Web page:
Working 60+ Hours/Week AND Ironman Prep?

I’ve spent the last year and a half working anywhere from 45-70 hours a week. In recent months, it’s averaged out to 60~ hours. I routinely work 12-14 days in a row before getting a day off. I’m not saying this to brag, as many Millennials are wont to do. I truly will never understand the concept of bragging about how much a person works. Or those people who are signaling that they’re “important” because they’re “soooo busy.” Can’t stand it.

Breakdown

45ish Hours/Week: My “real” job, my 9 to 5, is in politics, which means that whenever there is an upcoming election, that job takes precedent above everything else. Well guess what? There were elections last year, elections this year, and elections next year/prep for the Presidential in 2020. There is really NEVER a true off-year.

15ish Hours/Week: My secondary job, as a Climbing Instructor, keeps me pretty busy on the weekends and a few nights a week after my regular job. I frequently work both weekend days, and while I love working outside, it can be exhausting to work 12 days straight.

Combine both of those jobs: 2+ days a week I work 12-14 hours, and I usually work 12-14 days straight before I get a day off.

As if that wasn’t enough, I decided to race an Ironman this year. Again, I honestly must be straight stupid because I don’t know what I was thinking.

So how did I do it? Prep for an Ironman while maintaining my workload? 

Honestly, it’s unclear. I must have blacked out for most of it! I somehow stumbled through, finding time for workouts before and after work, bike commuting to work, riding the trainer at night, running in the dark after working outside all day. I kept a relatively low training volume for an Ironman; from March – race day in September, I trained 275 hours. Normal training plans prescribe more than that; somewhere around 500-700 training hours a year. If I maintained my training year round, I’d end up with 470 training hours.

  • Most of my friendships were put on the back burner
  • Any other hobbies were relegated to “after the Ironman”
  • Cut out all workouts that don’t directly benefit triathlon
  • I prioritized sleep as much as possible, to recover and to help avoid burnout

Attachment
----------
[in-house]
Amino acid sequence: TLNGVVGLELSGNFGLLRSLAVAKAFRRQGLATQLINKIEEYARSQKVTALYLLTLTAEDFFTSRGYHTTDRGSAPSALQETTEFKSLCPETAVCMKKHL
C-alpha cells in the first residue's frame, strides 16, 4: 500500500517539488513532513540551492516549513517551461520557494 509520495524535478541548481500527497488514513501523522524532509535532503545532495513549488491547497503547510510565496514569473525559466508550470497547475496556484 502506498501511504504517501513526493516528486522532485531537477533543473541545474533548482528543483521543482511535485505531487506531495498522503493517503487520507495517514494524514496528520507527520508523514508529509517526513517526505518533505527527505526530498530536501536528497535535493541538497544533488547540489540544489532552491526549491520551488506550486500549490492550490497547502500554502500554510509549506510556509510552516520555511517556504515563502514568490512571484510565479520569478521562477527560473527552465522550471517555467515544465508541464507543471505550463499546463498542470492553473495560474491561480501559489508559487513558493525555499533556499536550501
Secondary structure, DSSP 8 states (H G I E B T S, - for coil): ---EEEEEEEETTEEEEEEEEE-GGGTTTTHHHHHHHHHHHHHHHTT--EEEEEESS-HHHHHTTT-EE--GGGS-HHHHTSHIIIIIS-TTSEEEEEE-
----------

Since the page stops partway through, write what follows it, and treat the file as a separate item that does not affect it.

• Any free weekend days went to long rides/runs
  • Dating was sporadic/mainly unsuccessful

To sum it up, I became one of the most selfish people I know. I put myself and my goals before anything else. And it worked. I finished my Ironman in 15:06, and even got through it with some grace.

Now I need to get back to real life, figure out how to deal with my (still crazy) workload, and try to convince myself I don’t need to do another Ironman (spoiler alert: I’ll probably end up doing another one within 18 months).

Run, Sweat, Smile

I know I haven’t exactly kept it a secret here, but I seriously dislike running. I’d much rather feel the wind in my face from going 20+ miles an hour on the bike. But, I drug myself out for my run last night and purposefully forced myself to smile during it. I probably looked like an idiot, grinning and running and huffing and puffing, but it felt amazing. It was an instant mood lifter. Hey, it might have looked more like a grimace and I might have scared some small children, but I felt great! Happy, energetic, fast. I really could have kept running but didn’t want to go too crazy and ruin a good thing.

I really needed that positive run; the happiness has yet to abate and it’s 18 hours later. So, next time your run starts to suck, you lose motivation, you hit that hill – just smile!

legally-blonde-meme

First Marathon – Hard Lessons Learned

It’s three days post-marathon, but my memories of the race feel like a dream. And I’m not talking about the type of dream  you wake up from, smiling. I’m talking nightmare, shuddering when you recollect the pain endured. Normally after races, I’m exultant, so overjoyed I end up signing up for additional races shortly after crossing the finish line. This time, not so much. I’ve been asked by coworkers and friends, now that you’ve done your first marathon, will you do a second? And I quite honestly don’t know the answer. Continue reading

Why I’ll Never Buy Hoka One One’s

What swings one way to the extreme, surely must swing back just as hard in the opposite direction. This pendulum rebound is overtly (or covertly) expressed in every aspect of life. If you’ve been around long enough, you can really notice it happen in the fashion industry. (Since when are chokers cool again??) Maybe it’s just me, and my interests, but it’s also shockingly transparent in the running shoe industry. Continue reading

7 Week Marathon Training Plan: Week 5 (and Week 4 Re-Cap)

So week four started off with a bang. And when I say bang, I actually mean a splitting headache, runny nose, and low-grade fever. I have been fighting this cold for the past week, and my workouts have been almost non-existent. I was feeling better and got a run in on Thursday, but felt slow and sluggish during it. And I managed to overdo it (typical) and set my healing back by a few days, as I woke up sick again on Friday morning. Continue reading